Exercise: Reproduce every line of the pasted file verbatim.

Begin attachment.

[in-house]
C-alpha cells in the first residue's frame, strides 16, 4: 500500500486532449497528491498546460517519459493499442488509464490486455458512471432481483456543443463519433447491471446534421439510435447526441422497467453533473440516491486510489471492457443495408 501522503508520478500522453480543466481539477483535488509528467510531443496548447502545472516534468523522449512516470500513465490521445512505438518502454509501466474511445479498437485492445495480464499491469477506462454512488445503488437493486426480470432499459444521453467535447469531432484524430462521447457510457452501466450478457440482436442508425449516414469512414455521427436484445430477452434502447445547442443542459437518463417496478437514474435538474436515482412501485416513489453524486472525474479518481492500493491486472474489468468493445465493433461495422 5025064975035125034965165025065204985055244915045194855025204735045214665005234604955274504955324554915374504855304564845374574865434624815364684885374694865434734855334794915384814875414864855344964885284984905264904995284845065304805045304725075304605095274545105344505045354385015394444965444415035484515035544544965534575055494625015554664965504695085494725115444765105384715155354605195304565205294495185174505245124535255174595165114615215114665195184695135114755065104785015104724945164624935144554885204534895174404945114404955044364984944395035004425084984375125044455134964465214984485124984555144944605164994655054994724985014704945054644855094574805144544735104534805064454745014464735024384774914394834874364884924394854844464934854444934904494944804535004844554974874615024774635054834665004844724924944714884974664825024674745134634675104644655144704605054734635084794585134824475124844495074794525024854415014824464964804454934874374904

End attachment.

[in-house]
C-alpha cells in the first residue's frame, strides 16, 4: 500500500486532449497528491498546460517519459493499442488509464490486455458512471432481483456543443463519433447491471446534421439510435447526441422497467453533473440516491486510489471492457443495408 501522503508520478500522453480543466481539477483535488509528467510531443496548447502545472516534468523522449512516470500513465490521445512505438518502454509501466474511445479498437485492445495480464499491469477506462454512488445503488437493486426480470432499459444521453467535447469531432484524430462521447457510457452501466450478457440482436442508425449516414469512414455521427436484445430477452434502447445547442443542459437518463417496478437514474435538474436515482412501485416513489453524486472525474479518481492500493491486472474489468468493445465493433461495422 5025064975035125034965165025065204985055244915045194855025204735045214665005234604955274504955324554915374504855304564845374574865434624815364684885374694865434734855334794915384814875414864855344964885284984905264904995284845065304805045304725075304605095274545105344505045354385015394444965444415035484515035544544965534575055494625015554664965504695085494725115444765105384715155354605195304565205294495185174505245124535255174595165114615215114665195184695135114755065104785015104724945164624935144554885204534895174404945114404955044364984944395035004425084984375125044455134964465214984485124984555144944605164994655054994724985014704945054644855094574805144544735104534805064454745014464735024384774914394834874364884924394854844464934854444934904494944804535004844554974874615024774635054834665004844724924944714884974664825024674745134634675104644655144704605054734635084794585134824475124844495074794525024854415014824464964804454934874374904